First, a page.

This newly published study† has been creating waves in the EPing community. Here’s my take. I’m sorry that I can’t really do a TL;DR for this, but I really want to stress that starving a child through nursing is definitely worse than feeding them well with pumped milk.
Firstly, this is a cohort study, which means the researchers are following the children throughout their childhood to find relationships between breastfeeding and various outcomes. This newly published article is just one of many findings that will come from the study. I am fairly familiar with the study and the researchers and rest assured that it is a rigorous study with reliable findings (especially given that it was published in Cell, which is an extremely hard journal to get published in). I also know that the researchers are vehemently in favor of ALL kinds of breastfeeding and would DEFINITELY agree that pumping is worth all the time and effort!
Secondly, there is likely always going to be more “bad” bacteria in pumped milk because of the equipment it passes through. A PhD researcher at Cornell I know did her thesis on this and found that simply sterilizing pump parts (even in microwave bags) or dishwashing reduced the bacterial contamination greatly. BUT even she questions “so what?” – there were no reports of sickness in the babies from the pumped milk that had more contamination. The levels of contamination from well-cleaned pump parts is probably irrelevant (poorly cleaned pump parts or immunocompromised babies is another topic though).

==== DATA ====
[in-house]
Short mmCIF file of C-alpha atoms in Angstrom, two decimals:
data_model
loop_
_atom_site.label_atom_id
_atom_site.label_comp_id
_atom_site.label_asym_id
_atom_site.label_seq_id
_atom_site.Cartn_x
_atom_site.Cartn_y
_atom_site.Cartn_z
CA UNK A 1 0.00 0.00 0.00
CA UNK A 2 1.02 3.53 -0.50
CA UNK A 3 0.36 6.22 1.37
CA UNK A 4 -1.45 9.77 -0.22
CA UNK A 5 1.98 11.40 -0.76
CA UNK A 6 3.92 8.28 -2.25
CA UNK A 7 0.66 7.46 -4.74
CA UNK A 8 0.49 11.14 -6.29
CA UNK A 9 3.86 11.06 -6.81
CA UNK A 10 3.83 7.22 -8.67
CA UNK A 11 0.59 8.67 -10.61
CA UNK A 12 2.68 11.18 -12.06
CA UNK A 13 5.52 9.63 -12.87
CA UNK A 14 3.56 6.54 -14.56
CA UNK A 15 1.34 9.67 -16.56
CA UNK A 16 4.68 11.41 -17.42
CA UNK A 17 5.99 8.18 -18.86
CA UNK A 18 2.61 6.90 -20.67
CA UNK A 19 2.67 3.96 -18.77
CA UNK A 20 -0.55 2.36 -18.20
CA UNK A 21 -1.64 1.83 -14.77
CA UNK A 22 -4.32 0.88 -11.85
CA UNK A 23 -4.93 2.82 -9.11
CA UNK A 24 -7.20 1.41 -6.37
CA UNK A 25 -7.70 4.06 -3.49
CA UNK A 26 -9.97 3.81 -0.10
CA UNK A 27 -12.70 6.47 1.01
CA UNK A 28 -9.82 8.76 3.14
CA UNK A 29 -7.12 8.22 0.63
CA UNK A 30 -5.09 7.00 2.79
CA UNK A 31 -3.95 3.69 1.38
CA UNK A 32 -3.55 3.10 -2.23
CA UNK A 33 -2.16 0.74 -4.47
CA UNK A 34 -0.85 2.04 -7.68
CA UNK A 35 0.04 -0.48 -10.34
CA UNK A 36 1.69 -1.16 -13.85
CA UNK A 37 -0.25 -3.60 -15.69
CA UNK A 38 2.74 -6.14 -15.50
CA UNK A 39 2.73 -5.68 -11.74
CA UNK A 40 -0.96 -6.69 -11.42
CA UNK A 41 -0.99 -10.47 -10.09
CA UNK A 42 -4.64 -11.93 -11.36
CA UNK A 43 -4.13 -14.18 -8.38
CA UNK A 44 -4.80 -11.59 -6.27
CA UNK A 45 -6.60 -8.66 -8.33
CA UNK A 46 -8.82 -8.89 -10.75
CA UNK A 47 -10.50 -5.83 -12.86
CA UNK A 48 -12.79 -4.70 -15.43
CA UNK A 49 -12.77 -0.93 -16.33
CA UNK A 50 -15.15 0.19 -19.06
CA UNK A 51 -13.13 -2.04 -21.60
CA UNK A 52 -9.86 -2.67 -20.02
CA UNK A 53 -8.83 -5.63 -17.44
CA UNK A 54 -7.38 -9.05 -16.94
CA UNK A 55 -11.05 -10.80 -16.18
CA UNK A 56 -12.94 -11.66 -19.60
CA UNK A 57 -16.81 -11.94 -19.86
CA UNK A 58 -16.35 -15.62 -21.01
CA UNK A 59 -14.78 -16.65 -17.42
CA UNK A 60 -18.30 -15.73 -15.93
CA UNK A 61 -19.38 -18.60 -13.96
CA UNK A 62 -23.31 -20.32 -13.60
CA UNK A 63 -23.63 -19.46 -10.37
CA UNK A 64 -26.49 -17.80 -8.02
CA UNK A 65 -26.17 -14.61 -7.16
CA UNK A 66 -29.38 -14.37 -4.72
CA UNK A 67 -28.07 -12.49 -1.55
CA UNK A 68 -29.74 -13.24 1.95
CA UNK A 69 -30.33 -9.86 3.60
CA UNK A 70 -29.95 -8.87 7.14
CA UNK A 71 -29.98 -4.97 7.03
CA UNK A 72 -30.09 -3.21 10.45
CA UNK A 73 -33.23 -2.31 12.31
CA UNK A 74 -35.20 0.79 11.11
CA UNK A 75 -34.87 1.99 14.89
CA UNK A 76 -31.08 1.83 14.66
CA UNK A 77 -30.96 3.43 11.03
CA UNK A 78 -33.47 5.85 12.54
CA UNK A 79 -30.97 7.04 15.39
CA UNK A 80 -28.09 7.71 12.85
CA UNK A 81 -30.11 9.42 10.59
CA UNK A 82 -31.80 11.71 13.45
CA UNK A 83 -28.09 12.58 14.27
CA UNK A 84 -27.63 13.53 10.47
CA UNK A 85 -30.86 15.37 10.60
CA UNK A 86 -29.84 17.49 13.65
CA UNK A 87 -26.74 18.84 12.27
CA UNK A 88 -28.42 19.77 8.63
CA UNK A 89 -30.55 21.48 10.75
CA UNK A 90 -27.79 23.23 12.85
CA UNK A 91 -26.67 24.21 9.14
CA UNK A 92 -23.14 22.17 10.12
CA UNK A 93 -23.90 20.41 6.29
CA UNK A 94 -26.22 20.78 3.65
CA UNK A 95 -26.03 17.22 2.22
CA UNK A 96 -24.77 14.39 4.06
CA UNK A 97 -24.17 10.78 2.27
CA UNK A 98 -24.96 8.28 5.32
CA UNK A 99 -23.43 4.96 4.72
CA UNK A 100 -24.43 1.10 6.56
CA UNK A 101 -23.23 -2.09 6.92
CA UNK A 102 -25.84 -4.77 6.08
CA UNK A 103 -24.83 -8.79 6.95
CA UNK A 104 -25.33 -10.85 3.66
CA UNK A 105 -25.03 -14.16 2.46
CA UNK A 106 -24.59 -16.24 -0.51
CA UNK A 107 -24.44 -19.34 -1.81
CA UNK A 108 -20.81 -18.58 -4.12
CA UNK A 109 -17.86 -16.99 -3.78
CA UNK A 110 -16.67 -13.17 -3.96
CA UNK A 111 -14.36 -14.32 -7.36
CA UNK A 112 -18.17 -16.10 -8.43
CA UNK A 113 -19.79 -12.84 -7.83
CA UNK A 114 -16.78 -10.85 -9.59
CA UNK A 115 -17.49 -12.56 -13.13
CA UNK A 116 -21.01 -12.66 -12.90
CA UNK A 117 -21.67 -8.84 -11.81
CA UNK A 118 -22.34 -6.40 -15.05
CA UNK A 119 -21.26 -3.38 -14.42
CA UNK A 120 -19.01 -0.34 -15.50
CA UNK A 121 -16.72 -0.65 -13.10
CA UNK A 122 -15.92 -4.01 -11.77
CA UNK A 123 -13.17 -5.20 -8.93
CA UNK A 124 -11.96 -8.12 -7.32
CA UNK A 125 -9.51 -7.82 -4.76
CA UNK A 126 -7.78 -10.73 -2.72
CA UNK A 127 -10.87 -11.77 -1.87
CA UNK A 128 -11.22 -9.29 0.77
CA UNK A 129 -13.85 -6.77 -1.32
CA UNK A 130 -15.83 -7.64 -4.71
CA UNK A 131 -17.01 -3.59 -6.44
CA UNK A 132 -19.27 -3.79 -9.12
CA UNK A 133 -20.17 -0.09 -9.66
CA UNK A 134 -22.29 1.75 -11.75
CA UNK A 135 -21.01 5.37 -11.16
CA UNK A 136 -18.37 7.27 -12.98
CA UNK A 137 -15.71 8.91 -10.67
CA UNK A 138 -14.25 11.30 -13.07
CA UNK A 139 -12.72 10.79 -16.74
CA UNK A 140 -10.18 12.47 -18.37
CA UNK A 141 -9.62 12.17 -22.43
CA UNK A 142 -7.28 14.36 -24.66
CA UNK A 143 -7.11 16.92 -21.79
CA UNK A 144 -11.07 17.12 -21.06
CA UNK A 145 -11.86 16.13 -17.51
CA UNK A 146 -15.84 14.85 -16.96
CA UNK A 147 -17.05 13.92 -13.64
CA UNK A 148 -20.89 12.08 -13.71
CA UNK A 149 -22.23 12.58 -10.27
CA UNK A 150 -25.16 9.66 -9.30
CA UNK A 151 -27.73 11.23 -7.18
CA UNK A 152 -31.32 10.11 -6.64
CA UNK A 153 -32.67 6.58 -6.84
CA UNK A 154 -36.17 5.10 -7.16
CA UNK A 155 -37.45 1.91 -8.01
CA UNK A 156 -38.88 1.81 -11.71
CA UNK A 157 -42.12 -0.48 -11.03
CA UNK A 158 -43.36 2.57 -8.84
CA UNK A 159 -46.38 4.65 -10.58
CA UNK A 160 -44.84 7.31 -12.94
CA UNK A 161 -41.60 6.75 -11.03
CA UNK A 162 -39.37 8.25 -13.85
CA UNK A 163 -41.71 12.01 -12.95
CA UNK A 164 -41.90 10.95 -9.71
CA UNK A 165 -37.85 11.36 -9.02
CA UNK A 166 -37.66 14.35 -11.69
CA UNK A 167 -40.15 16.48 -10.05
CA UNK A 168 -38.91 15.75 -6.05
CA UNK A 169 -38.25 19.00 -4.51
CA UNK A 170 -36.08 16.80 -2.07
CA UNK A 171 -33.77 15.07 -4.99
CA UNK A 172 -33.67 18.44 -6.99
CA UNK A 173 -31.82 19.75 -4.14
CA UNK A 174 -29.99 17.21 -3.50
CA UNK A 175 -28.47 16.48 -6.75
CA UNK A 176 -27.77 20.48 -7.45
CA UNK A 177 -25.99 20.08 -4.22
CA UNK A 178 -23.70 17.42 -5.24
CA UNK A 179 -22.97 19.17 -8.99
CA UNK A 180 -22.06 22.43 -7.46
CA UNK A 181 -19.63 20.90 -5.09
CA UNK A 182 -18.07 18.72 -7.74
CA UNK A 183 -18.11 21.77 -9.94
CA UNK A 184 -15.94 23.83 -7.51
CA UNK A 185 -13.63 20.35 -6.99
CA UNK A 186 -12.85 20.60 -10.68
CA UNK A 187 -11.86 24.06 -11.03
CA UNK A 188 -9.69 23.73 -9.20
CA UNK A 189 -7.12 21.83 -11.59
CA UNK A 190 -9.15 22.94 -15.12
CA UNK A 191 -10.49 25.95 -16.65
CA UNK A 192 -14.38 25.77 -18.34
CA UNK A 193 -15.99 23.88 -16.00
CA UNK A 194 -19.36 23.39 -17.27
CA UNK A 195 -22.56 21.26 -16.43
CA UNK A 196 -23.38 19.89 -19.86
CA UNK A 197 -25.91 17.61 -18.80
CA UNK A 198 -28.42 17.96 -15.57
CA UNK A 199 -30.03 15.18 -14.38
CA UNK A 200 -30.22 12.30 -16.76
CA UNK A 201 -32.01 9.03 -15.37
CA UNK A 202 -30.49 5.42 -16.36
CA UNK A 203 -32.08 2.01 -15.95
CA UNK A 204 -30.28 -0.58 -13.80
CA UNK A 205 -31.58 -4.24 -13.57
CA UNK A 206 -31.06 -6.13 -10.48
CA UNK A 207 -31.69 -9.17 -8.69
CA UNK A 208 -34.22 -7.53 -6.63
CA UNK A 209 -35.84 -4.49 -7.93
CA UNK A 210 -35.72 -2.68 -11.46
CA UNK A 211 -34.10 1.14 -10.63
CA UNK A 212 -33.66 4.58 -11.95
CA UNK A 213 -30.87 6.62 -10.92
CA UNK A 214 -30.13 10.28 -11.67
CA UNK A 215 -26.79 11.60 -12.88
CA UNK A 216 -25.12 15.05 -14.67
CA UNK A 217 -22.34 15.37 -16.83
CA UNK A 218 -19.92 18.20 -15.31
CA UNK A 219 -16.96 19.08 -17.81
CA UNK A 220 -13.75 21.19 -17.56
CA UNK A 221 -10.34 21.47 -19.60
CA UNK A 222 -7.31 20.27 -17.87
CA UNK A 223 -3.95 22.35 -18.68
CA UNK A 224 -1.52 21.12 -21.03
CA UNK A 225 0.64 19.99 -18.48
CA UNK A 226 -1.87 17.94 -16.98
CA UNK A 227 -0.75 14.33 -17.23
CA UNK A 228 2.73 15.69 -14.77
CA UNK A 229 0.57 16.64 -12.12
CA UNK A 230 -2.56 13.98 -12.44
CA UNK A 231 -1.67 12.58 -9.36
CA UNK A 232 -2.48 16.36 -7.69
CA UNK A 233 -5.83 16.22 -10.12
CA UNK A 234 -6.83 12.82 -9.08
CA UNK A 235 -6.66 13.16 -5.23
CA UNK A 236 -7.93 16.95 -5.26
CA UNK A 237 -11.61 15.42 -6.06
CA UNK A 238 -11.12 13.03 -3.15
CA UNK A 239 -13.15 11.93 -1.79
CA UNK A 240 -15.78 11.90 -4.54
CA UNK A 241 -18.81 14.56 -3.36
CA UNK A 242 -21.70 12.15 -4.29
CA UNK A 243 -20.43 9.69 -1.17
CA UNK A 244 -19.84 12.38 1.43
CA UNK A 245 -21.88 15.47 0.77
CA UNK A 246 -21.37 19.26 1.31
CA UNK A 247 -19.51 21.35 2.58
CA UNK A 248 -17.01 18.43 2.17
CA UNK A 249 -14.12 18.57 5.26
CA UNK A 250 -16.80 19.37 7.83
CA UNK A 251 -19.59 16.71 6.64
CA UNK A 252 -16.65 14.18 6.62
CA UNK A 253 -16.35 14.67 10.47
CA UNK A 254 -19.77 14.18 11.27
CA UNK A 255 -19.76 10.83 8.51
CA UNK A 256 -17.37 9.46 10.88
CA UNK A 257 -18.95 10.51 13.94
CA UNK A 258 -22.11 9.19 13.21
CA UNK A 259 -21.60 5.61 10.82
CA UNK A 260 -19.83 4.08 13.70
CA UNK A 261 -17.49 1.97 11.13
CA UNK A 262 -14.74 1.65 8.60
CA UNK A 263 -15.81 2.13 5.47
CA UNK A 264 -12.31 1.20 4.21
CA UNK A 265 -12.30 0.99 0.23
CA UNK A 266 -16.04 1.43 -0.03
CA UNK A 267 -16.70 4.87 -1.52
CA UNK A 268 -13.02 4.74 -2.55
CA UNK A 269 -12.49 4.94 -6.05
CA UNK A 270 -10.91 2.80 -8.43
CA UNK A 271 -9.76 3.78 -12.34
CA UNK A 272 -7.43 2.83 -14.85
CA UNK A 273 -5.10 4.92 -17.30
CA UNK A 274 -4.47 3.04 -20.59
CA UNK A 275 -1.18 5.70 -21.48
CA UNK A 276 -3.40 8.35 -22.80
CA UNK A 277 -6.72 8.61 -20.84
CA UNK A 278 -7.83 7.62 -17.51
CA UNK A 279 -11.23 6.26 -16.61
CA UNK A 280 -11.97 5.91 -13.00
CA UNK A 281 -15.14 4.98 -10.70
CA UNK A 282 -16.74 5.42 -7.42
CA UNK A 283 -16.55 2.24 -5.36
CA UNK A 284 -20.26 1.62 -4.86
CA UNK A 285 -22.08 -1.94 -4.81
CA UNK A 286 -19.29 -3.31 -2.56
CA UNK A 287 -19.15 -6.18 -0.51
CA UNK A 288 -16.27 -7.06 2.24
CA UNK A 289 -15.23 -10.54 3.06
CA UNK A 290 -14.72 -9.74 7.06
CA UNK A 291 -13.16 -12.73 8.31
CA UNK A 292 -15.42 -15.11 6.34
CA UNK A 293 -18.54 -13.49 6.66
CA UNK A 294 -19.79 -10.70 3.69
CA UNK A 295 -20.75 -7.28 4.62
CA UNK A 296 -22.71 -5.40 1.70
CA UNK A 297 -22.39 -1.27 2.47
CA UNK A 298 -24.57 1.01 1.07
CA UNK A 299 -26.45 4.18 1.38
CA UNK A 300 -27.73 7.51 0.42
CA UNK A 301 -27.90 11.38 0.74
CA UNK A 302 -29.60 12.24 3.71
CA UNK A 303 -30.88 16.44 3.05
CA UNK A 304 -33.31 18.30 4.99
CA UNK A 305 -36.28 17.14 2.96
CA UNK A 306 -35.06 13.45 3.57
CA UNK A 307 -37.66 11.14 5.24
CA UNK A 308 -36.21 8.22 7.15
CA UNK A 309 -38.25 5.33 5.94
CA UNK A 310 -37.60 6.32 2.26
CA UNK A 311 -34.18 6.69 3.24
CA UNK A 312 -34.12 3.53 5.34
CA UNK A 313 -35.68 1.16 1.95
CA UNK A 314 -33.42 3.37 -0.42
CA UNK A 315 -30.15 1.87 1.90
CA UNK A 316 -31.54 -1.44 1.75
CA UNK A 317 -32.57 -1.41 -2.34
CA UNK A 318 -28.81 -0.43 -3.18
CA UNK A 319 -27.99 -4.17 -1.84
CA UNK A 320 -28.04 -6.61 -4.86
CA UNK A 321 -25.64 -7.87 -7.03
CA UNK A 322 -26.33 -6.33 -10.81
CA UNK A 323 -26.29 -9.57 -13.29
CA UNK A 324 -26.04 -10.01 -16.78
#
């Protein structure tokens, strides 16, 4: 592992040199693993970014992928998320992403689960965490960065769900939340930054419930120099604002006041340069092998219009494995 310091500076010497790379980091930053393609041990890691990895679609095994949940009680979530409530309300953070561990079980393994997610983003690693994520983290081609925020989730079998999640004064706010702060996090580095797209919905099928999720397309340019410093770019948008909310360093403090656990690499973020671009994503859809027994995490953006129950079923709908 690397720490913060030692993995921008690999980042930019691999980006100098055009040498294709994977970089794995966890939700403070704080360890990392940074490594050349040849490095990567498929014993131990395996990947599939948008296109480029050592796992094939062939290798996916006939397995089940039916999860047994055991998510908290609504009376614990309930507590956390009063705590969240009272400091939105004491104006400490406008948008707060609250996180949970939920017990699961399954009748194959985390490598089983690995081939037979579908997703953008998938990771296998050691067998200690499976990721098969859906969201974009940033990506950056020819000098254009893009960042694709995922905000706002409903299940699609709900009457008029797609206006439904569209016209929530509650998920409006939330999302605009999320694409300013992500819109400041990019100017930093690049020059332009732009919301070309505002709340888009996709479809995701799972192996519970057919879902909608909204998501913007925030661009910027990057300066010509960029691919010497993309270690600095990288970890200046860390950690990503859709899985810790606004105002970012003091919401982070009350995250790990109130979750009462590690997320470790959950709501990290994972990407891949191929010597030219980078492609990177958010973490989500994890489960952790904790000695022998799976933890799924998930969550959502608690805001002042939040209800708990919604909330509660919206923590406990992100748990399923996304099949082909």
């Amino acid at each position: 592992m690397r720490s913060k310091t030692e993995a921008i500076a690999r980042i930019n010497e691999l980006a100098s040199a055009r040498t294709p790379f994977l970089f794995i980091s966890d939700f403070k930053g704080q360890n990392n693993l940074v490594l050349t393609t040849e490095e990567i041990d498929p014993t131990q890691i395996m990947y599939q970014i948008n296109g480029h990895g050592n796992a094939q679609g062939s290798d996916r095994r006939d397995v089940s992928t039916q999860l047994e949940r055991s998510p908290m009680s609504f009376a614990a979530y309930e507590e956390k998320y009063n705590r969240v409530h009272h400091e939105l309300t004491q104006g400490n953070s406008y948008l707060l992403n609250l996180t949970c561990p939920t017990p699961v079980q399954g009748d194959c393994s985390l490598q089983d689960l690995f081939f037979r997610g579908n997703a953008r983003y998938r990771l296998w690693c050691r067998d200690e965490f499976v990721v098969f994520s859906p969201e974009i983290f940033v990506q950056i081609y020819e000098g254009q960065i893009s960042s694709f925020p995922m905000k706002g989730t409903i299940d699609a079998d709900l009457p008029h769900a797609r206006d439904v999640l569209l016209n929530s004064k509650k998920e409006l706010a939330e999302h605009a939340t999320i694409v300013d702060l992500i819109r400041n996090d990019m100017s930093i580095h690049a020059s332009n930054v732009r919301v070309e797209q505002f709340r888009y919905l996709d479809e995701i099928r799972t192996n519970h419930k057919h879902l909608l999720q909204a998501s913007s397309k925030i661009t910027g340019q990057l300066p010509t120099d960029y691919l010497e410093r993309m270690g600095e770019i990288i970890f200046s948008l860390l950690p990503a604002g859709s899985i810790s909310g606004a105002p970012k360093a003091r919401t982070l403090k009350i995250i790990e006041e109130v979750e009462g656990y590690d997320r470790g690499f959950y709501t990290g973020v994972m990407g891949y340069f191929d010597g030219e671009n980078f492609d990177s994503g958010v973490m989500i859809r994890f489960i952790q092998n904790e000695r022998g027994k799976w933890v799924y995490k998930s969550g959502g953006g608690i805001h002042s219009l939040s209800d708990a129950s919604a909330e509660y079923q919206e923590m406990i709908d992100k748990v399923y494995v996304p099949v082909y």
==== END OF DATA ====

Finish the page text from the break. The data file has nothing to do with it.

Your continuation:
Thirdly, yes, this study finding does provide evidence in favor of nipple-saliva transfer. One study a while ago‡ found that a baby’s saliva does backwash into the milk ducts when they DN. It has be theorized that this would change the composition of the milk, but there hasn’t really been any evidence about how, since we also know that mom being in the same environment as baby’s germs also changes milk composition. This study really indicates that the microbiome (that all the different living organisms, good and bad) of the milk is on the whole different between those who only pump and those who directly nurse.
Fourthly, there is SO much research out there about the milk microbiome and the effect it has on the baby’s own microbiome. What those other studies have found is a HUGE difference in the milk microbiome between different people, different living environments, different countries…the list goes on and on. This is all REALLY new science so the consequences of it are really just not known right now.
Fifthly, we really should think for a second about the microbiome of pumped milk versus formula. Formula has little to no microbiome (you could argue that probiotics in formula add something of a microbiome, but if you use water hot enough to kill any pathogens in milk powder, as recommended, you’d kill those probiotics anyway). And there are also studies about the negative effects of formula the gut microbiome of babies. But again, rest assured, formula mamas: we still don’t really know what lifelong consequences this actually has.
Lastly, this study is just a piece of information. Could it lead us to greater insights in the future? Yes. If findings like this enabled us to add something to pumped milk (like the beneficial bacteria that might be missing from it) to make it even better, would that be a good thing? IMO, yes. Are parents still doing amazing jobs, making sure their babies are fed? DEFINITELY YES!!!!!! Are they better parents because they’re feeding their babies in the best way that they can? DEFINITELY YES!!!!!!
† Moossavi, S., Sepehri, S., Robertson, B., Bode, L., Goruk, S., Field, C. J., … & Turvey, S. E. (2019). Composition and Variation of the Human Milk Microbiota Are Influenced by Maternal and Early-Life Factors. Cell host & microbe, 25(2), 324-335.
‡ Ramsay, D. T., Kent, J. C., Owens, R. A., & Hartmann, P. (2004). Ultrasound imaging of milk ejection in the breast of lactating women. Pediatrics, 113(2).